A bit about life in the city

Happy (late) Winter Solstice!

Since I’m down in the southern hemisphere, June 21st was the shortest day of the year. Since Chile has a different Daylight Savings Time regiment than the US, less light means the sun comes up really late; when we go to get our field gear in the morning at 7:00 it’s still completely dark for another half hour or so.

So I’ve been here in Santiago for a couple weeks now, and settling into the swing of things. Some things are similar to a big city in theUS, some are different. Rush hours, funeral processions with blinking headlights, cars tend not to yield to pedestrians. Not too many people on cell phones, though, which is nice. A big problem is pollution (see picture): given Santiago’s 6 million people, about 5 million cars, and its surrounding geography (in a valley with theAndesto the east and foothills to the west) the city vulnerable to pollution problems, and they’ve come up with some interesting solutions. For instance, every registered car’s license plate is paired with a day of the week. Should pollution gauges say the air isn’t clean enough on a particular day, those cars paired with that day aren’t allowed on the road. Also, there is a main street in the city on which traffic usually goes two ways; to accommodate business traffic, however, at 7:30am every weekday the street suddenly becomes one-way. I don’t know how this doesn’t cause any accidents. We also drive down this street about 7:25 each morning our way to the field site, against the impending direction-switch. I’m just waiting for us to be a bit too late one morning.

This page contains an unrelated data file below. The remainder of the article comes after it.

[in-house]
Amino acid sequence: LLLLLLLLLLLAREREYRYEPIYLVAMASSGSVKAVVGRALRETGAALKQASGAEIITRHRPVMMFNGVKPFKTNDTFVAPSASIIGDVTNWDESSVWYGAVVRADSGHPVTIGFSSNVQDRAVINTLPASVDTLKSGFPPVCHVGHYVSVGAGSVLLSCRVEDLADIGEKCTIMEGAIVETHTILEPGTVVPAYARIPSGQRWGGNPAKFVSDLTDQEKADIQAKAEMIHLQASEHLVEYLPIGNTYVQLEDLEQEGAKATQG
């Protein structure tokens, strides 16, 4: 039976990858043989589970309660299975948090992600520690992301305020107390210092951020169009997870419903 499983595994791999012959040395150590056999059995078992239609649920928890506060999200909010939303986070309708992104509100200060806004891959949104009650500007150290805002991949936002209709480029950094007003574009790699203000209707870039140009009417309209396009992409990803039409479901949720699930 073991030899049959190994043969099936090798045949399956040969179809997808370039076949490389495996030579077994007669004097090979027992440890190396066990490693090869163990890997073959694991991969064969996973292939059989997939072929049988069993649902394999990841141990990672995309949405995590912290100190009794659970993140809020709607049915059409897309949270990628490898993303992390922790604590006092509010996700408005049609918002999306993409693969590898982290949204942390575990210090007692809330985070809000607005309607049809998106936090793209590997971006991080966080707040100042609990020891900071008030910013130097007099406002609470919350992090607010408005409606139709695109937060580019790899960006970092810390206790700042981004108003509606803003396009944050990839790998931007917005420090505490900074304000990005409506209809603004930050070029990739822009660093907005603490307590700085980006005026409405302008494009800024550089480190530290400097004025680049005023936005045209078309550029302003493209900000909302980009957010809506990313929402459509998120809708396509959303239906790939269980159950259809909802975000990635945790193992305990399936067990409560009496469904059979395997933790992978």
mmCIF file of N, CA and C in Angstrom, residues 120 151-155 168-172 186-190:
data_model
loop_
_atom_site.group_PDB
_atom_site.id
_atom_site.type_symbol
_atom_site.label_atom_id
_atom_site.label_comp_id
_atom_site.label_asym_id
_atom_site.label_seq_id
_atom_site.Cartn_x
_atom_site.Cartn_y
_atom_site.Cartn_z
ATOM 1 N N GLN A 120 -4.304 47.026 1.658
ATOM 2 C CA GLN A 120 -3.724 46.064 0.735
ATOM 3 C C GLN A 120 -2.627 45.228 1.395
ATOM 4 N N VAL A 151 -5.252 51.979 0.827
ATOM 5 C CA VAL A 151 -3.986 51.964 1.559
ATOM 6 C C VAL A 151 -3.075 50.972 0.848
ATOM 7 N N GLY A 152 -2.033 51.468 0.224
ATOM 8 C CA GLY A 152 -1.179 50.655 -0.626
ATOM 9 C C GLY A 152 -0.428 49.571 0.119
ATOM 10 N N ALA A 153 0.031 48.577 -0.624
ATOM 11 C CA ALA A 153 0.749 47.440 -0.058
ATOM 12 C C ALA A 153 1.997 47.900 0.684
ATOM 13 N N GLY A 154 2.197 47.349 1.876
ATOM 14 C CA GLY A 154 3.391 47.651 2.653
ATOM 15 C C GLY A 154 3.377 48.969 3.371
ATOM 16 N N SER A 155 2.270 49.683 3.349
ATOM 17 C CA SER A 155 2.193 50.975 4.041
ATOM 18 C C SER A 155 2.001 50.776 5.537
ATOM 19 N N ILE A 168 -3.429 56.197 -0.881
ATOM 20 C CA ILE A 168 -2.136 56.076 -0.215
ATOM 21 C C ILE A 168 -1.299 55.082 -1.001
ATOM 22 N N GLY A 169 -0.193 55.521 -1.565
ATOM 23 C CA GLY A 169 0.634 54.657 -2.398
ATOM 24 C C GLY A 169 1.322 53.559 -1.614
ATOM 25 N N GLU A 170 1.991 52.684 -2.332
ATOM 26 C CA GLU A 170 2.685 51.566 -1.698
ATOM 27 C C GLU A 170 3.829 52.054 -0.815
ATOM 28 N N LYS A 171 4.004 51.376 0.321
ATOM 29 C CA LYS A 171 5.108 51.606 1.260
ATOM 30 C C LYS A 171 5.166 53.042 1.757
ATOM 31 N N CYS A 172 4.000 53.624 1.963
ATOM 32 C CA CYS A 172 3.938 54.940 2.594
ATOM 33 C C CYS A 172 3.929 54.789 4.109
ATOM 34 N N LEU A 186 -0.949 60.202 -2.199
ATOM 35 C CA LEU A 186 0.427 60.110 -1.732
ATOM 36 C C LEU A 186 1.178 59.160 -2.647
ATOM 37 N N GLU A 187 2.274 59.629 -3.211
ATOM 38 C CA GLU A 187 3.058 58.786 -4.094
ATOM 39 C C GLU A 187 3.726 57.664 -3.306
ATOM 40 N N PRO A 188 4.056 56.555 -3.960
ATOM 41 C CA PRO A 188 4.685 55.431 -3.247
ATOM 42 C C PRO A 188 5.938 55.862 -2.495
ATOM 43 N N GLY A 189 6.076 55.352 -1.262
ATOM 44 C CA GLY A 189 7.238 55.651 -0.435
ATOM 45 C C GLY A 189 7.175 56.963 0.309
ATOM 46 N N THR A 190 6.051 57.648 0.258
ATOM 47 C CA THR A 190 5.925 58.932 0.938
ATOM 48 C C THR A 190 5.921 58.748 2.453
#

Even though this is the rainy season in Chile, it’s only rained three days since I’ve been here, June 17th-19th. There’s still a lot to do around, though; we went to the art museum on one of the days (most of the museums are free on the weekends).

A view of the city from San Cristobal, with a typical layer of smog.

Other than that, the weather is very consistently variable: about 30 degrees in the morning, warming up to the 50s and 60s in the afternoon. I’ve never been anywhere with such a wide daily discrepancy.

Work at the field site has been great so far. We’ve gone out every day since the weekend of the 18th when it rained. During the first week, we had to rotate who went out to the field because our rented truck can only fit five (leaving room for Loren and 4 students). The last couple of days, though, all 5 students could go out at once since both grad students picked up driving a standard surprisingly quick. I got really excited a couple of days before I left the US when Loren asked me to get an Inter-American Driver’s permit, since I was the student with the most experience driving a standard. But we found out you have to be 24 to drive a rented car, so the fun driving is reserved for the grad students. Oh well.

There’s a lot more I can talk about, but I’m going to spread it out over the next couple posts. Next time, I’ll go more in depth with the work we’re doing with the degus. Also, I’ve posted some pictures, so take a look! I was having some trouble with the links, so let me know if they don’t work.

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1 Response to A bit about life in the city

  1. Mom says:

    Thank you, Andrew, for getting your photo link working. I enjoyed looking through all of them. I’m guessing that the close-up of you, with your trademark hat, smiling from ear-to-ear, holding a degu for all to see, was especially meant for me! I still do not want one as a pet!! I do, however, appreciate that some of the photos include you. I look forward to hearing more about the field work.


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